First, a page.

The Basics of Probate

"Probate" is used to describe the legal process by which a deceased person’s affairs are settled and his property distributed to those who are entitled to receive it. This Classroom covers the basic issues involved in probate including the role of a personal representative, the special protections for family members, a review of the intestacy rules, which describe how an estate should be divided when there is no Will and the options to consider when deciding whether "to probate or not to probate." The second section discusses the actual probate process, from filing the probate petition to completing the work as the personal representative.

The Basics of Probate: Probate Options


Basics of Probate


Basics of Probate

Probate Options

Alaska's probate procedure is quite flexible. The court can be involved at every step of the way, but nothing requires this level of involvement. Basically, the court usually gets involved only to the extent an interested person requests involvement.

There is no one way to take an estate from start to finish. But in general, the main options are:

  1. doing nothing;
  2. using collection affidavits for property without court involvement;
  3. informal probate; and
  4. formal probate.

Doing Nothing

If there is no Will, heirs of the deceased take on his death, so long as they survive by 120 hours. But they take "subject to ad­ministration," which means subject to a probate case being filed with the court. If an “interested person” (i.e. someone with a legal interest in the estate) comes forward within three years of death and becomes the personal representative of the estate, the personal representative will have the ability to control the property.  As a result, heirs who decide to do nothing will not have clear title during the three year period following death. By contrast, appointment of a personal representative allows heirs to be­come "distributees" within the three year period.

Collection by Affidavit

The second option is available for relatively small estates which contain no real property (i.e. a home or land). If the estate only includes personal property (e.g. bank accounts, household items, insurance payable to the estate, motor vehicles, boats) valued at less than $50,000 (plus $100,000 in motor vehicles), and an heir or devisee is willing to wait 30 days after death, he is authorized to collect the property by presenting an affidavit to the person holding the property. There is no court involvement.

When determining whether an estate is small enough to use the collection affidavit, the value of village and regional corporation stock issued pursuant to the Alaska Native Claims Settlement Act is not considered in calculating the personal property limitation. Neither is restricted Native property such as Native allotments and town site lots.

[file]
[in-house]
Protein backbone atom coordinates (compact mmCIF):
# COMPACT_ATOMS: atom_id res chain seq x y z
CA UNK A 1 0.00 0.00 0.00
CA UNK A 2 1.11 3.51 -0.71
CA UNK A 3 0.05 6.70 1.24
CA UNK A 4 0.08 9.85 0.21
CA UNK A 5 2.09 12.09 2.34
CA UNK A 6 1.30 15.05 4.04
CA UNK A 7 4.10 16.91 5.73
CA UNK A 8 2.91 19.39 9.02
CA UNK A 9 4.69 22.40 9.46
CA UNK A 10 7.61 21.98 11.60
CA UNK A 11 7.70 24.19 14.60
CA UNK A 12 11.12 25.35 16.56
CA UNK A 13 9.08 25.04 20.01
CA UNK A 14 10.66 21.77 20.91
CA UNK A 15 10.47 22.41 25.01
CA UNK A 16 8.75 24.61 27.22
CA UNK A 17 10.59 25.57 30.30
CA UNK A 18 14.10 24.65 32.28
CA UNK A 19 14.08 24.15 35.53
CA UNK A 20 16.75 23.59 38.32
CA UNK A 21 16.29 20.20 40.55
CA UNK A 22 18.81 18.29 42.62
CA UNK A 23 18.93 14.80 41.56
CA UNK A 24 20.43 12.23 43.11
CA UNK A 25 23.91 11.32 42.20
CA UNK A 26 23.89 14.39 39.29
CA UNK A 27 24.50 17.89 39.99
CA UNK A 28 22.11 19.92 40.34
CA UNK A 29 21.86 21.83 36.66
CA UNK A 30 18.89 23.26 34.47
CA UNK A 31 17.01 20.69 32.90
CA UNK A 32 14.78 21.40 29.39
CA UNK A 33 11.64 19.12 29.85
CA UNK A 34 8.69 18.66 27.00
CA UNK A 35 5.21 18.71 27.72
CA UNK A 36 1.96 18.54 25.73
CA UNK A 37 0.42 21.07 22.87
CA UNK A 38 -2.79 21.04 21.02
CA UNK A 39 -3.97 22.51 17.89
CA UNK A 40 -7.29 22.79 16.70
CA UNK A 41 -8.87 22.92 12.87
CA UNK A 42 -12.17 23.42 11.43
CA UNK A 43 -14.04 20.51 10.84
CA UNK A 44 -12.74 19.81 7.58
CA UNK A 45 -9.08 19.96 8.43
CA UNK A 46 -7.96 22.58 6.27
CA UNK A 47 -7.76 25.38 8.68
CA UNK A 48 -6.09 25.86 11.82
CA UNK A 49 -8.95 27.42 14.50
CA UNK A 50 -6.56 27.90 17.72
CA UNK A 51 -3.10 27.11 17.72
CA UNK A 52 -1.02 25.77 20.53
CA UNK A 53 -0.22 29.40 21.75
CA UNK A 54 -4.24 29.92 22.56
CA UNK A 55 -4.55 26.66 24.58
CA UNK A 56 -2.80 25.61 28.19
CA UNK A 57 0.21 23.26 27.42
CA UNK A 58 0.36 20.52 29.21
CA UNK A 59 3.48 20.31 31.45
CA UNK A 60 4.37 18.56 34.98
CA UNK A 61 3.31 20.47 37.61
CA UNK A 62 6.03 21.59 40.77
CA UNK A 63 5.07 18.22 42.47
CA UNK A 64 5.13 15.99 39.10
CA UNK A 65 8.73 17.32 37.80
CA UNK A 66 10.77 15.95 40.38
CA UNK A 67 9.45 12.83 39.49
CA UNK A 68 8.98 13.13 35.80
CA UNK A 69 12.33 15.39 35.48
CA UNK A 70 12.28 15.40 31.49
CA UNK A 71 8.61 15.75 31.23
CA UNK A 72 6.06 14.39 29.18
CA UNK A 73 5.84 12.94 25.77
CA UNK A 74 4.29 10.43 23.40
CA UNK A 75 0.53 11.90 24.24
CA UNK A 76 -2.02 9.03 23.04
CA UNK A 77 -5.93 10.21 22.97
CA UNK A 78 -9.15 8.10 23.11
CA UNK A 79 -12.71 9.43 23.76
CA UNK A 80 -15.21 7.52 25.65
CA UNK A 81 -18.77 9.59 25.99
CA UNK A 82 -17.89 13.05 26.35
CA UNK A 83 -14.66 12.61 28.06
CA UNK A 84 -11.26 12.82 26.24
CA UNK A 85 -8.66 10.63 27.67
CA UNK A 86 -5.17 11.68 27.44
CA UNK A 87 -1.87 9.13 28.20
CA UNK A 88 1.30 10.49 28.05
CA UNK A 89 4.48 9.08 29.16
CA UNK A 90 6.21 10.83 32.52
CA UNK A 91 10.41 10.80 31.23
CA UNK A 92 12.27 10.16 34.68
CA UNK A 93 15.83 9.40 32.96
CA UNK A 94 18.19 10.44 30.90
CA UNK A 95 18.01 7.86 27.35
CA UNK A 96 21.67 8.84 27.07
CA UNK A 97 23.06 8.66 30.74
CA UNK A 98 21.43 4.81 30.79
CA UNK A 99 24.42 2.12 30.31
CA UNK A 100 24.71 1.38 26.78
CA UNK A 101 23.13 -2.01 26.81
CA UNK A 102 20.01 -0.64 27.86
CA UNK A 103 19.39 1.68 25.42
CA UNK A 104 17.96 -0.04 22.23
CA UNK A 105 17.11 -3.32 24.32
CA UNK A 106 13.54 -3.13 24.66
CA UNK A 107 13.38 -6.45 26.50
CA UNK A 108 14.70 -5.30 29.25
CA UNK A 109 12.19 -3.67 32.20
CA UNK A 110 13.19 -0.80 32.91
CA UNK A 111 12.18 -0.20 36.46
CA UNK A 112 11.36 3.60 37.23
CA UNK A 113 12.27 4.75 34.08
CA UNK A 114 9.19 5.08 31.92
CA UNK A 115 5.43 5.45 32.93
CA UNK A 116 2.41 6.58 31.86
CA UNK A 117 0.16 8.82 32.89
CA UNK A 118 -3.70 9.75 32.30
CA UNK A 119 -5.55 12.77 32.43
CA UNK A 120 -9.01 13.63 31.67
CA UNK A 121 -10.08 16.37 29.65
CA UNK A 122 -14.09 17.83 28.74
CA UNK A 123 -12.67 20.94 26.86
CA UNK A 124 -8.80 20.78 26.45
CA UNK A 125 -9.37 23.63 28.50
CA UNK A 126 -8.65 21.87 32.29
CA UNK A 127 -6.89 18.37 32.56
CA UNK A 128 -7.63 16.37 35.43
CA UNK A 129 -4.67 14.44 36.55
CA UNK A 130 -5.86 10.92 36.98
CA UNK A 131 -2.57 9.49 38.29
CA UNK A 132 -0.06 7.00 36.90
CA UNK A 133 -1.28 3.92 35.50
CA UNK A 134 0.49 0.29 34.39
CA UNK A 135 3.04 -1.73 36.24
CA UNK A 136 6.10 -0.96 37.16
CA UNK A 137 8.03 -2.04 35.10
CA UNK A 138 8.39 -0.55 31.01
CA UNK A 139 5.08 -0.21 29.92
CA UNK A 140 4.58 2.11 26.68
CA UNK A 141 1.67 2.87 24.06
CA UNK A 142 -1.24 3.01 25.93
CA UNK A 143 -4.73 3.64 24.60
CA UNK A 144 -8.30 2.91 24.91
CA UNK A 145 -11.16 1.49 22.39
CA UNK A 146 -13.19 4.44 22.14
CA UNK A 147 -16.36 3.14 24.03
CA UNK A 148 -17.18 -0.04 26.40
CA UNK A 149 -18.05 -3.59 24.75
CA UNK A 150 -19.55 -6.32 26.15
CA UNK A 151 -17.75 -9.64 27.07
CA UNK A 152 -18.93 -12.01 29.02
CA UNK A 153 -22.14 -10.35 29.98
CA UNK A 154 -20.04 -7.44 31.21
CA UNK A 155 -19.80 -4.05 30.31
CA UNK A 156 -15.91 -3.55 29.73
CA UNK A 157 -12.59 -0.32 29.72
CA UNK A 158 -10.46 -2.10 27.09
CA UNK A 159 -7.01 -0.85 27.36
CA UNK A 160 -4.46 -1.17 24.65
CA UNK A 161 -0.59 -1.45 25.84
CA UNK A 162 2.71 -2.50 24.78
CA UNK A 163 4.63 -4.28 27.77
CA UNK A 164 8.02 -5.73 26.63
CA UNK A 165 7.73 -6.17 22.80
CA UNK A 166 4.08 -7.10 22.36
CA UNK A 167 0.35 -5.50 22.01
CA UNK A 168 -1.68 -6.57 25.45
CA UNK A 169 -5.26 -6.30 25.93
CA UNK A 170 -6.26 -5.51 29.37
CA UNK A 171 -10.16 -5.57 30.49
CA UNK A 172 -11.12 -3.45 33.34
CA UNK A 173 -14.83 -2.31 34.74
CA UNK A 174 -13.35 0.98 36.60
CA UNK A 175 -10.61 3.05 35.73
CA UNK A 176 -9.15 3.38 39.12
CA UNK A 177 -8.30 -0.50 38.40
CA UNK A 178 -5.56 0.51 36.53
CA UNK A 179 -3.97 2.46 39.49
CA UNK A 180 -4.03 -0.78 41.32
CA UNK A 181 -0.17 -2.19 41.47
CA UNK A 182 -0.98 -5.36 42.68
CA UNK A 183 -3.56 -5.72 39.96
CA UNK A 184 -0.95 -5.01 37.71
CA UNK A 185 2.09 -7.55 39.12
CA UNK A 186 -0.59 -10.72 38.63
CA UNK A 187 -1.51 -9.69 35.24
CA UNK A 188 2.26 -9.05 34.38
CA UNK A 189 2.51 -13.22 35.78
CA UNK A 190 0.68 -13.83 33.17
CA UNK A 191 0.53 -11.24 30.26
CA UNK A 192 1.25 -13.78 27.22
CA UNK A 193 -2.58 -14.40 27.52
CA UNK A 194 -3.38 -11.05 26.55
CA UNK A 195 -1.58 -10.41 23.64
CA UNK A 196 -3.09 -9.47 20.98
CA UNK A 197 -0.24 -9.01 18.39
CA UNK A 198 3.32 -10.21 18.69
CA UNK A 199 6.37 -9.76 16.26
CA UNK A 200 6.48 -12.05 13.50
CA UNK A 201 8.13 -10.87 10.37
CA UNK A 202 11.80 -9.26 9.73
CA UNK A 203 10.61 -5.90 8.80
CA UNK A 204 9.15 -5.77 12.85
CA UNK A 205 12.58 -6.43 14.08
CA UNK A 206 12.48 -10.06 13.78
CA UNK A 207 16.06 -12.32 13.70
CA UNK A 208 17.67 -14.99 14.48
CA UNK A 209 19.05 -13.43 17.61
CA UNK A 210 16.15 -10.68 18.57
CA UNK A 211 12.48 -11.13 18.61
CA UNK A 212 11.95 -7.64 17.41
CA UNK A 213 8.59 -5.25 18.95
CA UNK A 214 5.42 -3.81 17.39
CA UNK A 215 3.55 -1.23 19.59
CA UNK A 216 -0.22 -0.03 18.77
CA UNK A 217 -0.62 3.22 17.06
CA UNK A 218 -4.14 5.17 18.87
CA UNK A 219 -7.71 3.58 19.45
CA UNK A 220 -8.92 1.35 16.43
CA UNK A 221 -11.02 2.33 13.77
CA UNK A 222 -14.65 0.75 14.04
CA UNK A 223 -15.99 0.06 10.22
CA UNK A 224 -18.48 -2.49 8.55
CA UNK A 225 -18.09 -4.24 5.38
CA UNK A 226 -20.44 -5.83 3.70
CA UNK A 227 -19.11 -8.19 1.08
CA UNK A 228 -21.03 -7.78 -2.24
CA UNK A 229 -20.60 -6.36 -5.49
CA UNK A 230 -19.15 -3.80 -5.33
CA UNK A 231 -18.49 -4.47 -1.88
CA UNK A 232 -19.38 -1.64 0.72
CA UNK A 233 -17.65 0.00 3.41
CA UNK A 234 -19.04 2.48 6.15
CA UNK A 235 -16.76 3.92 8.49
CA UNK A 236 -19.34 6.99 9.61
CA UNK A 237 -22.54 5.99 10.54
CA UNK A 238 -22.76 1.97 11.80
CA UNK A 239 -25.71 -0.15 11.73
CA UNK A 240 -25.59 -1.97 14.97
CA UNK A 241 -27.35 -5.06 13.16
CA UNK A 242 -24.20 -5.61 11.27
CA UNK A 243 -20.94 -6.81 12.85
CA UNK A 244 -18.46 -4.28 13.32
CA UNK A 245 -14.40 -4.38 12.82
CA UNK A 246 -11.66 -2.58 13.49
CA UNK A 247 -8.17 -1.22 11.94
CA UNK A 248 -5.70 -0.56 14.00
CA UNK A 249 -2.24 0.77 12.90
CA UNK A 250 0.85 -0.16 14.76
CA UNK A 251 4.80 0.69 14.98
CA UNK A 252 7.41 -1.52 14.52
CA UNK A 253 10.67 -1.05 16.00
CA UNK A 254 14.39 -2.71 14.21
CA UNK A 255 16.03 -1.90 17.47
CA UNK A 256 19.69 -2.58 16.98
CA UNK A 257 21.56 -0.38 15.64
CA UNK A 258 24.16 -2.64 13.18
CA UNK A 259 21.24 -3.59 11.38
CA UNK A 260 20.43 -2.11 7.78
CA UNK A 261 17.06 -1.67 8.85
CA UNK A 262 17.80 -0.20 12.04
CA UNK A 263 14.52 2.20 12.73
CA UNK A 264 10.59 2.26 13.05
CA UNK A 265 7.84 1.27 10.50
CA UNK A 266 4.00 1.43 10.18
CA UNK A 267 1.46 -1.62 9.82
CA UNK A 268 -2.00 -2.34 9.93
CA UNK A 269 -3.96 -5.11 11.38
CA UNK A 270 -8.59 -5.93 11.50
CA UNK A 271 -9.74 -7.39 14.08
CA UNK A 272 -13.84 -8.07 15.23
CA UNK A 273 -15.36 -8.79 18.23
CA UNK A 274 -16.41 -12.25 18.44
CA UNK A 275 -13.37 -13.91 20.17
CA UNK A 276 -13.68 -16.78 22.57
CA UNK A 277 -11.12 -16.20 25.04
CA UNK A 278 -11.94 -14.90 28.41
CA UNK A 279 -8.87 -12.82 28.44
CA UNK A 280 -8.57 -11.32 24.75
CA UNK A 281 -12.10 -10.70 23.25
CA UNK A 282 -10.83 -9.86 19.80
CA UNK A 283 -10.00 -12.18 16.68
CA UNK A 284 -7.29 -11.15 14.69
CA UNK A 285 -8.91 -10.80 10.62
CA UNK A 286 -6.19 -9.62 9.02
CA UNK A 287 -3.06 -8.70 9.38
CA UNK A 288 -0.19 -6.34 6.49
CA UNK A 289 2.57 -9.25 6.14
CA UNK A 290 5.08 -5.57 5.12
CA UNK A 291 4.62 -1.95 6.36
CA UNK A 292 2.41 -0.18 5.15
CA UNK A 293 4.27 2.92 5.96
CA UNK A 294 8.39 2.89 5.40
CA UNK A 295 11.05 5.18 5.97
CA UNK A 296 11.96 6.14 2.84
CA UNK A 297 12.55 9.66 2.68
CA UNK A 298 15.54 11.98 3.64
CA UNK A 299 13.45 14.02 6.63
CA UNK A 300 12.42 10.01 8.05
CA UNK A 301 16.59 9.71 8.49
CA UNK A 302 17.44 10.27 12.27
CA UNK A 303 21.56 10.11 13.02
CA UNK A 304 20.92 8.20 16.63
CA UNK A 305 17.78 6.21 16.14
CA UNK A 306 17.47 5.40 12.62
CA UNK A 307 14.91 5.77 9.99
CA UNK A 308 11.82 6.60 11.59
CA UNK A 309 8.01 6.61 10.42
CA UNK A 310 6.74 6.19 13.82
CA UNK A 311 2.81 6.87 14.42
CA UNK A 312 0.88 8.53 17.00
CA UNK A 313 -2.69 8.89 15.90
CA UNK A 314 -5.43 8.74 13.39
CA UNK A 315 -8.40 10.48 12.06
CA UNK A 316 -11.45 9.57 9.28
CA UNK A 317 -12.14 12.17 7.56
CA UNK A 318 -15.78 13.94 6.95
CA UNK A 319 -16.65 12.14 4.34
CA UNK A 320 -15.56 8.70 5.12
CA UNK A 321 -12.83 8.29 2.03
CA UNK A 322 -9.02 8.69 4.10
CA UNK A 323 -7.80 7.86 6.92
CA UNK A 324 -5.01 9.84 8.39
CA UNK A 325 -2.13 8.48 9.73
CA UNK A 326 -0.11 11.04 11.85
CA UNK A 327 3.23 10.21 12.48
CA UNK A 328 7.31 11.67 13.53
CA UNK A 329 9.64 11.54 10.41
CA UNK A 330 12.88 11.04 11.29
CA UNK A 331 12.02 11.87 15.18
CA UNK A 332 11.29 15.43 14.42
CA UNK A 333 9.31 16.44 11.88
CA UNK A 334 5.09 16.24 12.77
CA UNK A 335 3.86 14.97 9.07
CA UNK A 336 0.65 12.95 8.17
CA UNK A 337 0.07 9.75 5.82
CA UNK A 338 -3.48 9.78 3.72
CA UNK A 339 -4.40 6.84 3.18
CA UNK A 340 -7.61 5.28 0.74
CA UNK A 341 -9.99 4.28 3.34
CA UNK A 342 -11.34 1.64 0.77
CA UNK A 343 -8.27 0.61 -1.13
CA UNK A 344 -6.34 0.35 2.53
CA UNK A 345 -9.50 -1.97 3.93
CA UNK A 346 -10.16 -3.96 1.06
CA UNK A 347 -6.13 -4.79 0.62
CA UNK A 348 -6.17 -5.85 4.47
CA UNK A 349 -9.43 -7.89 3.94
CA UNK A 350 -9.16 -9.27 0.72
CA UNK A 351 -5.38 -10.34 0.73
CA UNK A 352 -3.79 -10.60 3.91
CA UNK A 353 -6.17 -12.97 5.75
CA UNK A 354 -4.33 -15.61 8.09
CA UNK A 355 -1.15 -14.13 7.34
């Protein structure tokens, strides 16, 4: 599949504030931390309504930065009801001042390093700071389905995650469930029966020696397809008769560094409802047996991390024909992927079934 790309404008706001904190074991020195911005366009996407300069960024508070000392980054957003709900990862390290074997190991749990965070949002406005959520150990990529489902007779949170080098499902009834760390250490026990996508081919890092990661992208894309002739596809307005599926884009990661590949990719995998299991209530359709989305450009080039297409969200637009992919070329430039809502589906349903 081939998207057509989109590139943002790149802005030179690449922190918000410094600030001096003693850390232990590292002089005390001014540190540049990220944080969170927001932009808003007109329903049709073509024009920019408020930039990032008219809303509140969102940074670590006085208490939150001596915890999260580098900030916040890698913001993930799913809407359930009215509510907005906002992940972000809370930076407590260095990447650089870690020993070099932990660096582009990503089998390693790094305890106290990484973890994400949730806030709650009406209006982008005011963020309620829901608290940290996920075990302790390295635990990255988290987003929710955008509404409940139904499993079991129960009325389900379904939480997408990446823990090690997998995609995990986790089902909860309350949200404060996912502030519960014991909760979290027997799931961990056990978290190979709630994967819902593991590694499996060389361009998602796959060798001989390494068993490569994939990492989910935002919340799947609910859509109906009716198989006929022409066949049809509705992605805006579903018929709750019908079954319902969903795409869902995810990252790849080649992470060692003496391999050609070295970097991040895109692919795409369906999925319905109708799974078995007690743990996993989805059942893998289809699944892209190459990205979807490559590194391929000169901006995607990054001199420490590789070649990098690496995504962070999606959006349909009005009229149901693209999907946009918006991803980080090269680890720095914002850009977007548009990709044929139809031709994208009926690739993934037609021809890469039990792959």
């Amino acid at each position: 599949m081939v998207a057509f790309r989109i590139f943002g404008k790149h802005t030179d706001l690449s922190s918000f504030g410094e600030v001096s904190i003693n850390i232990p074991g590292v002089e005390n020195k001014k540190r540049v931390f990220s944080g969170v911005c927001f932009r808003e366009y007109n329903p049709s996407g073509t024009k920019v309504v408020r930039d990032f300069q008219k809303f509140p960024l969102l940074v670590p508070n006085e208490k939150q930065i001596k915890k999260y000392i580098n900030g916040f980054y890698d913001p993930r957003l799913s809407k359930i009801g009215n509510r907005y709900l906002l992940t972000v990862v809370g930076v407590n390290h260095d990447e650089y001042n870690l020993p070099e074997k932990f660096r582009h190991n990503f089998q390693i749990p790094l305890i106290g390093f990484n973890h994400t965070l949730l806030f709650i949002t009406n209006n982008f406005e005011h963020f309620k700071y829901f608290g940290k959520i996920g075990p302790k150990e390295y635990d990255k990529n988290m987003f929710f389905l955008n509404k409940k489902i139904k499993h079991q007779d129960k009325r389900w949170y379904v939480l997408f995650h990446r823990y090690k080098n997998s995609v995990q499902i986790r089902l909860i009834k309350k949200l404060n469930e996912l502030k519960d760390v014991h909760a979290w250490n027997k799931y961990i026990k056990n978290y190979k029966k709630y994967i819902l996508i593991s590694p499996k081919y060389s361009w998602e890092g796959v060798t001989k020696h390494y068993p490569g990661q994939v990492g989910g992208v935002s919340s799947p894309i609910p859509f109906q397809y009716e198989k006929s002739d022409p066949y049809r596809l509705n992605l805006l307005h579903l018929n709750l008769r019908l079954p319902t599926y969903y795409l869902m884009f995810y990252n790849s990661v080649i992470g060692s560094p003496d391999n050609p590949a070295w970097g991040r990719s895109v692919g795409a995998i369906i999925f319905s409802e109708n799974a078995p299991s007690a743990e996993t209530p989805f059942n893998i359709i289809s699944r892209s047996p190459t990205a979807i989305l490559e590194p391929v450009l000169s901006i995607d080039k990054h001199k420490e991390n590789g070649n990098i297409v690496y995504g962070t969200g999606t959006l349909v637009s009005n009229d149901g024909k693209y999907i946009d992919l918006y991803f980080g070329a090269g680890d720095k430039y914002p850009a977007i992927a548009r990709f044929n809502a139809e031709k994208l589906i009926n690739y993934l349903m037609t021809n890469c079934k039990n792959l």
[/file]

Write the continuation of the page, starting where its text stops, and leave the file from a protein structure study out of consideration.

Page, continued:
The Affidavit for Collection of Personal Property of Decedent, (P-110) form can be found here:

Informal Probate

A third option for probate is called informal probate. Informal probate involves an application to the court attaching the Will (if there is one), a review by the clerk to assure compliance with the law, and the issuance of an order appointing a personal representative for the estate. This order is called either Letters of Administration (if there is no Will) or Letters Testamentary (if there is a Will).

Informal probate is available as soon as 120 hours after death. Generally, no hearing is required and no notice is required unless a specific request has been made. However, notice (Notice to Heirs) must be issued to all “interested persons” within 30 days of the order appointing a personal representative for the estate.

The advantage to informal probate is that once appointed, a personal representative can transfer clear title to beneficiaries of the estate. A beneficiary would then be able to sell the property. Ap­pointment of a personal representative also triggers shorter limita­tion periods for creditors.

Formal Probate

If an informal application is denied, a formal proceeding may be filed immediately. In contrast to informal procedures,formal probate involves pre-notification to interested parties, is presented to a judge or magistrate, and usually requires a hearing.

Formal procedures are typically used for complicated estates or where there is a dispute between interested parties. For example, a formal proceeding may permit interested parties to establish conclusively that a particular document is the decedent's Will or that the deceased left no valid Will.  The in­creased burden of formal probate has its benefits. While informal probate is challengeable any time within the first three years after death, formal probate is usually final one year after a final order is issued. Choosing a more formal alternative leads to more court control, but also gives increased finality.

Formal Probate - Supervised Administration

Supervised Administrationis a form of formal probate. This is a proceeding where the court is involved at each stage. The court decides whether the decedent left a Will or not, and if necessary, interprets the Will. Distributions of property from the estate are not permitted without a court order. The estate must be closed with a court order that reviews the personal representative’s actions and approves the final settlement.

For more detailed information regarding formal probate, check out the separate Classroom on this topic.

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